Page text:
ANN/THE STAR – When Sam lived on the street, he hunted. He also starved a lot, and he was very luckily picked up by a rescuer who then passed him to my mum.
Today Sam doesn’t hunt. At all. This is rather unusual.
The idea that cats are hunters by nature is popular but it isn’t really true.
Back in the 1920s, a series of experiments by Professor Kuo Zing Yang, a Chinese psychologist working in China and the United States, showed that cats are taught their hunting skills by their mums.
Interestingly, pets who are not taught to hunt by their mums, will ignore a mouse. In fact, some will adopt it as a companion.
Kuo’s conclusion was, “Our study has shown that kittens can be made to kill a rat, to love it, to hate it, to fear it or to play with it: it depends on the life history of the kitten.”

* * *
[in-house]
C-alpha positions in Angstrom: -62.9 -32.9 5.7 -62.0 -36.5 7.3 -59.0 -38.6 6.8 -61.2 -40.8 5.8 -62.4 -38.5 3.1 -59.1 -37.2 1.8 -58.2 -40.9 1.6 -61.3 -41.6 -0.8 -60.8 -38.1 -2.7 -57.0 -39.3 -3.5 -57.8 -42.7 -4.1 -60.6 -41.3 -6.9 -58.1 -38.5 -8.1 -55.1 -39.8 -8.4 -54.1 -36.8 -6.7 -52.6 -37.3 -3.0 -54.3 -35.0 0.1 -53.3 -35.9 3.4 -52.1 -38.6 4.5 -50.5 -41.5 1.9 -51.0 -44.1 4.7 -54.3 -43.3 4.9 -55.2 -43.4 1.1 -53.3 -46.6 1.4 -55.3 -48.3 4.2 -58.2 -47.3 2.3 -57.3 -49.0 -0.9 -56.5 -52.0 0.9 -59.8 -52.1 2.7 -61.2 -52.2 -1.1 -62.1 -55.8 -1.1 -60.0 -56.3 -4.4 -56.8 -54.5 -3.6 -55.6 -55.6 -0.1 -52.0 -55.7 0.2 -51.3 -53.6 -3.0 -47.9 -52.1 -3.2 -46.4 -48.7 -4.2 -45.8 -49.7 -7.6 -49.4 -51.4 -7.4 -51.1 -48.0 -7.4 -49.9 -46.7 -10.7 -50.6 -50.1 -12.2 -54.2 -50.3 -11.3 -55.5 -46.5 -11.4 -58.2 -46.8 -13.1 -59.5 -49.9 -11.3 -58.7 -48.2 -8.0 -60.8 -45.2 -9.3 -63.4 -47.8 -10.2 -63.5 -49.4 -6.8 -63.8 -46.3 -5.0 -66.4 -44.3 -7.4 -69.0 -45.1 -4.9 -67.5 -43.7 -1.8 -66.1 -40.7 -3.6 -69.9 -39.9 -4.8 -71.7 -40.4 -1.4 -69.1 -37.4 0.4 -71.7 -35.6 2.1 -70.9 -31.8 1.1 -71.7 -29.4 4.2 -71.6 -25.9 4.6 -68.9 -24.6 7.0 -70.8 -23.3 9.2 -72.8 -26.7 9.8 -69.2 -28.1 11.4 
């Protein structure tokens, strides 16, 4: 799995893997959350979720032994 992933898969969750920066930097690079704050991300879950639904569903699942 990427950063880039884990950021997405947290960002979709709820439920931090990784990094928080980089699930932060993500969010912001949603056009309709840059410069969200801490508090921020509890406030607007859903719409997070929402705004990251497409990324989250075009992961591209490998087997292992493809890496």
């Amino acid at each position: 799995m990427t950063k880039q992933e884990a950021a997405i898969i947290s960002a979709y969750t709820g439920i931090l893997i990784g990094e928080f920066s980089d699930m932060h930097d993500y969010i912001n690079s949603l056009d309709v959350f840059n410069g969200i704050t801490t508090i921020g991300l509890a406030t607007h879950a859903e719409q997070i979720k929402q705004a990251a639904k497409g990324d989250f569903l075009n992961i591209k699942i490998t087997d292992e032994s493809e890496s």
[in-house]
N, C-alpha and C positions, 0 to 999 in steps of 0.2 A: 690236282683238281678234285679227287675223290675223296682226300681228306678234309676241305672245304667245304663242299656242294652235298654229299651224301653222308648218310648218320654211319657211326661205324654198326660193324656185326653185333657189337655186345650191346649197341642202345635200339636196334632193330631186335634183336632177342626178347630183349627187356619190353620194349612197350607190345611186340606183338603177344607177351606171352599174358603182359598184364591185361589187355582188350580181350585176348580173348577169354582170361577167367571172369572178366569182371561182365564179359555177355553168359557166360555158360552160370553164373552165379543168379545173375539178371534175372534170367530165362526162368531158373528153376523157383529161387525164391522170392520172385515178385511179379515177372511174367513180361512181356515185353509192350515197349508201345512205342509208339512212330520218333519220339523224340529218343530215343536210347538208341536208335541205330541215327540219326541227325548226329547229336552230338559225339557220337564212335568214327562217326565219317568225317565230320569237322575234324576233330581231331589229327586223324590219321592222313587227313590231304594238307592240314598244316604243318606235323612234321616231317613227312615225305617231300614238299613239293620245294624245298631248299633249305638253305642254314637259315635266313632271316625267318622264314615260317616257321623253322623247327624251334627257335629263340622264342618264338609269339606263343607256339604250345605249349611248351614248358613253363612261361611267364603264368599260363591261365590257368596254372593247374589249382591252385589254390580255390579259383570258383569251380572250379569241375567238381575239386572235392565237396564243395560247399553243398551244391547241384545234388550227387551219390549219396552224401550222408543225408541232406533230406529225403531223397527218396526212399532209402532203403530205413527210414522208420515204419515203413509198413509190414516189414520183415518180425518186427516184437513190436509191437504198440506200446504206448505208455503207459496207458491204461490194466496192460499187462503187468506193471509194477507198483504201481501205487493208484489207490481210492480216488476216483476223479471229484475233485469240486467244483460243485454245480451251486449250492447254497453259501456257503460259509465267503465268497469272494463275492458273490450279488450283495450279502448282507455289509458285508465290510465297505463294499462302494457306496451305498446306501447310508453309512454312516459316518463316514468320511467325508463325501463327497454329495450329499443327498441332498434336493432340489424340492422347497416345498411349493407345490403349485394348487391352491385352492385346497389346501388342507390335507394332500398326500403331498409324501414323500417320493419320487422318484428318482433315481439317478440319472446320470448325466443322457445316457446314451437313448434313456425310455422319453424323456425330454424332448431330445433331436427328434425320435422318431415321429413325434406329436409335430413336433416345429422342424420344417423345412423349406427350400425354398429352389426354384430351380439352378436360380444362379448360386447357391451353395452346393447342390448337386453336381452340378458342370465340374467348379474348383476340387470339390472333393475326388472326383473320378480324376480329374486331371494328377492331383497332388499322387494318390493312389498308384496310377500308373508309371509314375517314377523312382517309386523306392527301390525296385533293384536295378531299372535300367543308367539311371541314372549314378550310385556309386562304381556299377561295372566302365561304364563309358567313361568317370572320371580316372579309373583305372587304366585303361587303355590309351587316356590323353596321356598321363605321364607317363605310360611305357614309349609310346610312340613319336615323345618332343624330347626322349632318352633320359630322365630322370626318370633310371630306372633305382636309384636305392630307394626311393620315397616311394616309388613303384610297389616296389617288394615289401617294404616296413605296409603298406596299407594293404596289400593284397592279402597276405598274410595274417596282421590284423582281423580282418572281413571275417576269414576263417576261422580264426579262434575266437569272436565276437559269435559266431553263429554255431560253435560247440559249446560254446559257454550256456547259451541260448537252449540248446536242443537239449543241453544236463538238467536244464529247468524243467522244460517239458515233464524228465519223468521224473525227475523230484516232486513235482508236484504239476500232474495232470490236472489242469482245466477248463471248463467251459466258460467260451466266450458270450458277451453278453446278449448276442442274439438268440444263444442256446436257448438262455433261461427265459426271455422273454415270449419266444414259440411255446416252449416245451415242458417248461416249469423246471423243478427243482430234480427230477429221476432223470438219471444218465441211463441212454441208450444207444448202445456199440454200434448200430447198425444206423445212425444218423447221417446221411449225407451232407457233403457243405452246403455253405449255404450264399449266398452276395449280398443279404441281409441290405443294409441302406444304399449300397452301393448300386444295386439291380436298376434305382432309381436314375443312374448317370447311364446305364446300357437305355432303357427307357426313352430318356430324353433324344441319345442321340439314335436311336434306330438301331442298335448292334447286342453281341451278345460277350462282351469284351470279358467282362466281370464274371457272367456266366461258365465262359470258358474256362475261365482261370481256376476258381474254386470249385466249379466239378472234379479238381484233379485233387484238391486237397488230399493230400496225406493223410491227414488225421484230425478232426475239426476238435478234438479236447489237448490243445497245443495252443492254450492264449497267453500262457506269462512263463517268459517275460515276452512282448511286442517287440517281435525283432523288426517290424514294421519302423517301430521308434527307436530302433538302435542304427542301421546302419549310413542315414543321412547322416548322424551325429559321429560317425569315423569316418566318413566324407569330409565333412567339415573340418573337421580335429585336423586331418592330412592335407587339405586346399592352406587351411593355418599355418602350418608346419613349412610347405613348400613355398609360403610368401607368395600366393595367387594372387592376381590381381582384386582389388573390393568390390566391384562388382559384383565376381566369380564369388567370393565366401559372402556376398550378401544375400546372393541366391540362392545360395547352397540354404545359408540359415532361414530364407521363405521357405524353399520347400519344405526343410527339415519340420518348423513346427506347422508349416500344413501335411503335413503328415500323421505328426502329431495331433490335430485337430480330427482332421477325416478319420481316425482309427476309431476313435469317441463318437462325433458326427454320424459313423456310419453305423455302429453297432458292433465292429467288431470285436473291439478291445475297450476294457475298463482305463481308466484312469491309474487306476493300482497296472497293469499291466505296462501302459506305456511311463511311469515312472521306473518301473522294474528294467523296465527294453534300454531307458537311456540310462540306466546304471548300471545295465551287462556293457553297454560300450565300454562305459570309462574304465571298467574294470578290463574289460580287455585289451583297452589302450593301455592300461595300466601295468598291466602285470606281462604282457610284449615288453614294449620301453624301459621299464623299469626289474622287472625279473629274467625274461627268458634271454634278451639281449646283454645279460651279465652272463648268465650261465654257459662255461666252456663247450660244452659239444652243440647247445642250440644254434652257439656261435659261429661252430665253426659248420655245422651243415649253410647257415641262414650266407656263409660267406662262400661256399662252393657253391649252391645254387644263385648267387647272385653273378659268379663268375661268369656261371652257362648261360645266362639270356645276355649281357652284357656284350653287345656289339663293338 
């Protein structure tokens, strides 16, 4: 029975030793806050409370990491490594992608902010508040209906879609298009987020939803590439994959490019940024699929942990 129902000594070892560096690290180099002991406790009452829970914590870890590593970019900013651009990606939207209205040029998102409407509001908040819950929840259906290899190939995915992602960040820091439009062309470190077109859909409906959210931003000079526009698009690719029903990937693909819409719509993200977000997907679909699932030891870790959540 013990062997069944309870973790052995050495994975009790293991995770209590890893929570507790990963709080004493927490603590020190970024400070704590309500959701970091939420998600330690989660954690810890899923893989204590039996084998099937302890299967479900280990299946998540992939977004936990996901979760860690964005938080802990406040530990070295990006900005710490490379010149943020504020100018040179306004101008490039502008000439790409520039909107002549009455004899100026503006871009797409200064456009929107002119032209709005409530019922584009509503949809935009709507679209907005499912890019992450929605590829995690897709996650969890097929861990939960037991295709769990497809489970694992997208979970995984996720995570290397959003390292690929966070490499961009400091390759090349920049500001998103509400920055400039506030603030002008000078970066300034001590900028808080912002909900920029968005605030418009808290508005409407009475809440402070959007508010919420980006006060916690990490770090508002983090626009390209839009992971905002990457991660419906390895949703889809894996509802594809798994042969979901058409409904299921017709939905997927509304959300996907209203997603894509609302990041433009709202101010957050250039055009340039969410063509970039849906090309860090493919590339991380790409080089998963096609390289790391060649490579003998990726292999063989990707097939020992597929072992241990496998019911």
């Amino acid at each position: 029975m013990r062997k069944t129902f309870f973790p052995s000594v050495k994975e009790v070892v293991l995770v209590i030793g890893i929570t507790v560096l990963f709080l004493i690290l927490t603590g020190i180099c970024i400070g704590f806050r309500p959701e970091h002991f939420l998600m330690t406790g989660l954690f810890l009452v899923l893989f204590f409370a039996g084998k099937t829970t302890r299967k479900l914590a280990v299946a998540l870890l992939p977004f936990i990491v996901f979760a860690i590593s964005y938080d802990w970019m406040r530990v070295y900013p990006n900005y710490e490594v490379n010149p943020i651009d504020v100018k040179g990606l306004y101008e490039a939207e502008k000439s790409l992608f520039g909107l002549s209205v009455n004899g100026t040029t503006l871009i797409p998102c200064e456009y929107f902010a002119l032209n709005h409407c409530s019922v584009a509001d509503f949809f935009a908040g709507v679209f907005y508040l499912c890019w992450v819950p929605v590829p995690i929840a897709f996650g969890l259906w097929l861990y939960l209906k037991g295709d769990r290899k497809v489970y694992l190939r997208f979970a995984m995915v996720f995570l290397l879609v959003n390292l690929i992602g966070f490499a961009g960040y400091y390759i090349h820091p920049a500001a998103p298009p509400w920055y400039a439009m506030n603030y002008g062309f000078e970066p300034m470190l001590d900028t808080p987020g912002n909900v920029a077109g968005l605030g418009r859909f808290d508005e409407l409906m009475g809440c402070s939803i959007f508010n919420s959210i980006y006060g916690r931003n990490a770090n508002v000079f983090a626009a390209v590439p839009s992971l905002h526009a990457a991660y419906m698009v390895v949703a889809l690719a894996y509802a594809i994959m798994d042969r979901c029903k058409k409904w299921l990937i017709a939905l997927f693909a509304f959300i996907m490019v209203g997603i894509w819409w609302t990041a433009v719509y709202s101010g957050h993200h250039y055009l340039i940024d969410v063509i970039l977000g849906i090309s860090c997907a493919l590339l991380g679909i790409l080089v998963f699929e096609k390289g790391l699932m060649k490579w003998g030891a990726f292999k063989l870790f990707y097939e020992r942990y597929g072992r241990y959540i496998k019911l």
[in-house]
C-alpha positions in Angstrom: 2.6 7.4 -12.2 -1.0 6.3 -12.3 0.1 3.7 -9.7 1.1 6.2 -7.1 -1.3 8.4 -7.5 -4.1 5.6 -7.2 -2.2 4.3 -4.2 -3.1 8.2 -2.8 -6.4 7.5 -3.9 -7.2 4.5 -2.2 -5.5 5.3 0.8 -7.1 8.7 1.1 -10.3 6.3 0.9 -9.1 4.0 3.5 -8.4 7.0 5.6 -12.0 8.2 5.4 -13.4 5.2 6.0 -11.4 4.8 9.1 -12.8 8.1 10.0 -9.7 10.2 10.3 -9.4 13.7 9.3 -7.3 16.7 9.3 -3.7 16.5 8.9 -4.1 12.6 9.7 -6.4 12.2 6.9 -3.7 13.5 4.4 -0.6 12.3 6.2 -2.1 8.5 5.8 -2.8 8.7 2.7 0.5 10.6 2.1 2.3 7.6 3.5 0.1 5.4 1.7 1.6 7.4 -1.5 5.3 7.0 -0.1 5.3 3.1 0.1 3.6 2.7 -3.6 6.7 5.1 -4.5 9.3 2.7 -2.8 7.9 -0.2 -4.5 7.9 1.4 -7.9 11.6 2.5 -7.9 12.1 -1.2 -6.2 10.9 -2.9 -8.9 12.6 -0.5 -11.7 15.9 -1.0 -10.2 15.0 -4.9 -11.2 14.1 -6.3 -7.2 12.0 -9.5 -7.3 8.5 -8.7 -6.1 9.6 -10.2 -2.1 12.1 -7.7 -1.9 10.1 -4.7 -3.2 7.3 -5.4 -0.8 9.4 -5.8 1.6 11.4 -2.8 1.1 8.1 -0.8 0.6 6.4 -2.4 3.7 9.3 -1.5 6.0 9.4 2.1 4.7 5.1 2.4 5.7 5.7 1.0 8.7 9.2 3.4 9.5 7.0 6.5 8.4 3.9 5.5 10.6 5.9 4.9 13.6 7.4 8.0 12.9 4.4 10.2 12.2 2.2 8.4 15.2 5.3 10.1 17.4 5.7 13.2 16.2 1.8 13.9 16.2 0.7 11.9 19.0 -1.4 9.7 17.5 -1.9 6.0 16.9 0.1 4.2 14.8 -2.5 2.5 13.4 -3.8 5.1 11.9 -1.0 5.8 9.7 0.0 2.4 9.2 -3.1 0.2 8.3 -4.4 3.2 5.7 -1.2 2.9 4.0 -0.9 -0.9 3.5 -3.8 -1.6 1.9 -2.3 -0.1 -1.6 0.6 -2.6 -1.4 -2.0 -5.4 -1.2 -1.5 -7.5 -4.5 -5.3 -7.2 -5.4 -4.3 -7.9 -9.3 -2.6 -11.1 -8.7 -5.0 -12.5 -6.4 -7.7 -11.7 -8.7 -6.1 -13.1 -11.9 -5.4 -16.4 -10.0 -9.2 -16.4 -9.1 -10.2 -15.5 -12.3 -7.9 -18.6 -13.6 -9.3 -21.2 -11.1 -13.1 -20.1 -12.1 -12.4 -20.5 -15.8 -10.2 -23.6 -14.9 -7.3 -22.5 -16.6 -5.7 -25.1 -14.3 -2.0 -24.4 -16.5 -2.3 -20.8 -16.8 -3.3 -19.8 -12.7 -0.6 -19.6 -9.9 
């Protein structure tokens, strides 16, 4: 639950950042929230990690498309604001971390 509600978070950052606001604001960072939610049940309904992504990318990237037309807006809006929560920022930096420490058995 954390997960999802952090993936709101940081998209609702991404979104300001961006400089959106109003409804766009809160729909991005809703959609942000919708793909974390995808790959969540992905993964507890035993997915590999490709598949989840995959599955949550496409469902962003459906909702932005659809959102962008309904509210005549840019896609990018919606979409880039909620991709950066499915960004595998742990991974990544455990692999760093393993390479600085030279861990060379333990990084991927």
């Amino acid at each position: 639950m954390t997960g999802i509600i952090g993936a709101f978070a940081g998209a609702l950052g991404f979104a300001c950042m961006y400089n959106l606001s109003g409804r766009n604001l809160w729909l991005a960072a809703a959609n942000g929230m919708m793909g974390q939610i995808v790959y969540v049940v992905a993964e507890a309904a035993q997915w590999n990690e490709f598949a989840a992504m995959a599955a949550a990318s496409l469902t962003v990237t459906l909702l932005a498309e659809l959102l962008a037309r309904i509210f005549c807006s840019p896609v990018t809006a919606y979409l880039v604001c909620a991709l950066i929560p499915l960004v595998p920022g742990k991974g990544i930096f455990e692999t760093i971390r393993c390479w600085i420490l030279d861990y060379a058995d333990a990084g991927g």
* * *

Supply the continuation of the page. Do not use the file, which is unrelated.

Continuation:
So how did hunter Sam learn to sheathe his claws? There were two separate drivers.
First, Sam learnt very quickly that the biscuit bowl is endlessly topped up.
My mum knew he was very food insecure, so she drilled it into him that a single meow means a trickle of biscuits in the bowl.
Even so, Sam didn’t hand in his hunter pass overnight.
In the first few months, he was still a rough and tough man cat, straight off the streets. At first, he caught a few birds.
But, when he’d been with her about six months, Sam spotted a succulent baby bird in a nest.
He climbed up the tree – and was promptly attacked by its parents, cousins and friends.
Sam lost clumps of fur from his head and neck, and got no sympathy when he ducked back into the house.
That’s when Sam contemplated the twin joys of his biscuit bowl and the comfy sofa.
Being sensible, he rewrote his job description, erasing street fighter into furry lepak.
Sam is unusual as most cats who have learnt to hunt stay dedicated killers for life. They can’t help it – the behaviour is too deeply ingrained to overcome.
If you have a hunter kitty, you can help them adapt, but it will likely take generations. A simple solution is a bell on a collar to warn the birds and squirrels.